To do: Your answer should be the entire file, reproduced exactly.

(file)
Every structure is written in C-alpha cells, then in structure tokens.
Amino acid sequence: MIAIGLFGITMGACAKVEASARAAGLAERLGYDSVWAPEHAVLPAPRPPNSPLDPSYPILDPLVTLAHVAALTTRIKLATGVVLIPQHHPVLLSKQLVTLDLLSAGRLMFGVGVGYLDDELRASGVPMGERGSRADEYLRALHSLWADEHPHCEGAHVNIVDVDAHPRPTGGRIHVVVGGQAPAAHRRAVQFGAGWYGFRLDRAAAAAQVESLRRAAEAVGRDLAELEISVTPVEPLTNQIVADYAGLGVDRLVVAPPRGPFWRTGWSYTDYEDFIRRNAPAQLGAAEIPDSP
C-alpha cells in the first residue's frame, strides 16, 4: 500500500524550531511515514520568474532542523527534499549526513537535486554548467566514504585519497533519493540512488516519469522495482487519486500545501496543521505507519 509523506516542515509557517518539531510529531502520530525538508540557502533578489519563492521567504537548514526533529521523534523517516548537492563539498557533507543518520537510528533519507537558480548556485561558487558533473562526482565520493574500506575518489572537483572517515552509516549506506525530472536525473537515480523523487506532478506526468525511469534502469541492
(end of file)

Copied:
Every structure is written in C-alpha cells, then in structure tokens.
Amino acid sequence: MIAIGLFGITMGACAKVEASARAAGLAERLGYDSVWAPEHAVLPAPRPPNSPLDPSYPILDPLVTLAHVAALTTRIKLATGVVLIPQHHPVLLSKQLVTLDLLSAGRLMFGVGVGYLDDELRASGVPMGERGSRADEYLRALHSLWADEHPHCEGAHVNIVDVDAHPRPTGGRIHVVVGGQAPAAHRRAVQFGAGWYGFRLDRAAAAAQVESLRRAAEAVGRDLAELEISVTPVEPLTNQIVADYAGLGVDRLVVAPPRGPFWRTGWSYTDYEDFIRRNAPAQLGAAEIPDSP
C-alpha cells in the first residue's frame, strides 16, 4: 500500500524550531511515514520568474532542523527534499549526513537535486554548467566514504585519497533519493540512488516519469522495482487519486500545501496543521505507519 509523506516542515509557517518539531510529531502520530525538508540557502533578489519563492521567504537548514526533529521523534523517516548537492563539498557533507543518520537510528533519507537558480548556485561558487558533473562526482565520493574500506575518489572537483572517515552509516549506506525530472536525473537515480523523487506532478506526468525511469534502469541492